So we think that if we have practiced these wonderful ideals of love, compassion and forgiveness that our teachers have taught us, and who they as teachers may very well have thoroughly integrated into their individual being, we think that therefore ALL Buddhists, especially back in the Asian heartland MUST also be wonderful, loving, compassionate beings.

      That’s one error.

      What I noticed when I lived in Asia as a Buddhist monk for three years was that very, very, very few people practice meditation. The vast majority gives money or food to monks and nuns and thinks that will give them a better rebirth next time around.

      Now, what really shocked me was that very, very, very few monks and nuns practice meditation!

      It was very difficult for me to actually find a monk to teach me meditation when I was in Asia! I eventually did find some truly amazing and exceptional teachers, but they were miniscule in number compared to the population of monks and nuns.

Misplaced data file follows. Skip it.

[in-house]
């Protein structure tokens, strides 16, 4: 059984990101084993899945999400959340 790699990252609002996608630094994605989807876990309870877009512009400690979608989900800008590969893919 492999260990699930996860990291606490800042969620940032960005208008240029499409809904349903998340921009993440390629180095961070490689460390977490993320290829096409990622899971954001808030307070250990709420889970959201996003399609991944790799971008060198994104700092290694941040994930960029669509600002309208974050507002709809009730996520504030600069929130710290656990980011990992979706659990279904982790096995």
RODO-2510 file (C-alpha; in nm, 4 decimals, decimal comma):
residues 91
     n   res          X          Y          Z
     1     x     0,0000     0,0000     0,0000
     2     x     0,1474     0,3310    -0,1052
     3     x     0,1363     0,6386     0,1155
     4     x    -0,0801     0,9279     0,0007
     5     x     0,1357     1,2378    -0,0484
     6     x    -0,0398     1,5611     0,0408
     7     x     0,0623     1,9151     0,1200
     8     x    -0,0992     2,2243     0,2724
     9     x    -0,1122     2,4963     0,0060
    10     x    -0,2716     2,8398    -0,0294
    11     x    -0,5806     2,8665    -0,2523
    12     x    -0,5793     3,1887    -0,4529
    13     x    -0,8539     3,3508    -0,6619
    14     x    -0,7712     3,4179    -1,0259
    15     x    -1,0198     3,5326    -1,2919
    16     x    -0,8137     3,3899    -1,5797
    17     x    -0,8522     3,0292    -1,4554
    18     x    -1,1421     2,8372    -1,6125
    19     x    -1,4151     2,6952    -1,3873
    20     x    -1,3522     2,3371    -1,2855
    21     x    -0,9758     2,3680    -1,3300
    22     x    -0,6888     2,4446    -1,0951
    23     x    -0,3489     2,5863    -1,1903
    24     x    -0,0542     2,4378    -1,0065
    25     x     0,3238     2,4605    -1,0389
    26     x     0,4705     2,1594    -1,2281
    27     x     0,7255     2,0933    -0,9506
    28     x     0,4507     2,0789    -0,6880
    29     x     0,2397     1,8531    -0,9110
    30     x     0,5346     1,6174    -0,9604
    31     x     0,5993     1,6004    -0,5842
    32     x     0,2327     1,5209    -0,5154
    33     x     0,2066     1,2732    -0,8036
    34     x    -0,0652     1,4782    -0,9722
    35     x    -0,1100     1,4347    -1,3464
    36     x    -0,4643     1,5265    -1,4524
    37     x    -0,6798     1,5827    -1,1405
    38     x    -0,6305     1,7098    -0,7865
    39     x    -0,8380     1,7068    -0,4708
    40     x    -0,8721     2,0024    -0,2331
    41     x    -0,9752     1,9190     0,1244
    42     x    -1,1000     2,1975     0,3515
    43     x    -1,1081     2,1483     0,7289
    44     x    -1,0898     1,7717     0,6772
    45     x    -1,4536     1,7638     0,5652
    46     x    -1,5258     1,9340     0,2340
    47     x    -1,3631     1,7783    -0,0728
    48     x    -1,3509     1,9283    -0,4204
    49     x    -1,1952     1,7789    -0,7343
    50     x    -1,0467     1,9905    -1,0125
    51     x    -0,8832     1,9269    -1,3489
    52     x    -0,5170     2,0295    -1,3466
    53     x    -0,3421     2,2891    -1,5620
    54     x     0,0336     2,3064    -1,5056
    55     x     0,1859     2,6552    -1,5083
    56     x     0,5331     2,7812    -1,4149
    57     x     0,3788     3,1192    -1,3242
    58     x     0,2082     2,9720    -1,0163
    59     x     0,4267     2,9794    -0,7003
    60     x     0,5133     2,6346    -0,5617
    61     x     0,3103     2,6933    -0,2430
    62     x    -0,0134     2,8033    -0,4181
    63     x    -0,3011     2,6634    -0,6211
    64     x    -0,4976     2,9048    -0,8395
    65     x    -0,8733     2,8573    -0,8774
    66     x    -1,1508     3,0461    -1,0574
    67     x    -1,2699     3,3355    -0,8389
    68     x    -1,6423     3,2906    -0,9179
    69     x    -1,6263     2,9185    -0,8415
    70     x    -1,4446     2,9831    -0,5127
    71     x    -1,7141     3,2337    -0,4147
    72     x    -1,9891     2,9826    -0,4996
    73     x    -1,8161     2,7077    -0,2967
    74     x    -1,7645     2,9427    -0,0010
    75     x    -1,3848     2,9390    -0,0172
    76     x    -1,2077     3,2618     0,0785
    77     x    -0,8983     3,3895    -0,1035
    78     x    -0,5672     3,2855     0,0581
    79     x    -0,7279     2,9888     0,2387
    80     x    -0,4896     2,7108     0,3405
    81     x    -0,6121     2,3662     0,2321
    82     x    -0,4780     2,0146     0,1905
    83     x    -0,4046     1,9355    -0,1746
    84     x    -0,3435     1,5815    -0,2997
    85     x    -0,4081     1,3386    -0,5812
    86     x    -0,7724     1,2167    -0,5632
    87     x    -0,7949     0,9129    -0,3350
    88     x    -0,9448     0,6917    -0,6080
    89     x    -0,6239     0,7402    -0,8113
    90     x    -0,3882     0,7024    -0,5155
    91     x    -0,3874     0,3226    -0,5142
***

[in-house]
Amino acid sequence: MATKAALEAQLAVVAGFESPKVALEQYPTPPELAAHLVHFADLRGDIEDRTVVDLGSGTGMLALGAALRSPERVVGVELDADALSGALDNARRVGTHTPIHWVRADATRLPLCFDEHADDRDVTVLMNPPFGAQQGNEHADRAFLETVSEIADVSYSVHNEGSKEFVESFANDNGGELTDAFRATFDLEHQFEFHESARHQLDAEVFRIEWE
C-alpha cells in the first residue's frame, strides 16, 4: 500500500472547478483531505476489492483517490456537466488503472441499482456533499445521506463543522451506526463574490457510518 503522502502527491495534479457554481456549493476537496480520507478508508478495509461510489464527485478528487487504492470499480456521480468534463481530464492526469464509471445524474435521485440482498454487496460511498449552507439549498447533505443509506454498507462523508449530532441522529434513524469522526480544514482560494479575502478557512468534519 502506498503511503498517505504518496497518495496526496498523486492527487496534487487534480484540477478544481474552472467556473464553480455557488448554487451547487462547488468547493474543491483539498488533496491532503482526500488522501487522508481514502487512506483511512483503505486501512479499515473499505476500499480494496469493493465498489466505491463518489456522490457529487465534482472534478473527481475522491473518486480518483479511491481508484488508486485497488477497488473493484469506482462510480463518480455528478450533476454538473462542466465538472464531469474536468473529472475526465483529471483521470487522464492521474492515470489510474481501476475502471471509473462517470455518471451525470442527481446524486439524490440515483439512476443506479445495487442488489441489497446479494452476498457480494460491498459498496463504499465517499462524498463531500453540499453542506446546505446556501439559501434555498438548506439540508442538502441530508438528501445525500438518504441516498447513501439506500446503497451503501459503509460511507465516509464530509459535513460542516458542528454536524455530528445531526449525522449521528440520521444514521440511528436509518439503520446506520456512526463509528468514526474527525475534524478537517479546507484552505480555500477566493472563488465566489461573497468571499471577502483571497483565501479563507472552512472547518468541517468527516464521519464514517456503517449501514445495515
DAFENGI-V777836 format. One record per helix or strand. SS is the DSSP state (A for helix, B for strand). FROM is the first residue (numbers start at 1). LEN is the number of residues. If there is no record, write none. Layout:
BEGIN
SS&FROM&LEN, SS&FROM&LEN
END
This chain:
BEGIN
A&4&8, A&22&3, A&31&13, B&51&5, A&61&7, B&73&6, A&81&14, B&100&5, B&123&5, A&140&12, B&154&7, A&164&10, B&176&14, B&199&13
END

Another error is more fundamental—that just because someone holds certain beliefs (many of which are taught by their religion) that they will behave in accordance with those beliefs.

      Yes, many Buddhist really do hold pacifist and tolerant beliefs they were taught in their equivalence of Sunday school, but there really is no good reason to be shocked when they don’t practice them!

      That’s part one of my answer.

      Part two is the most critical one: that just because many people in Asia hold Buddhist beliefs but act contrary to them, does not in any way imply that the study and practice of Buddhism or Buddhist meditative skills such as mindfulness does not really work!

      The Buddha taught that the development of loving-kindness, compassion meditative joy and equanimity was very hard work.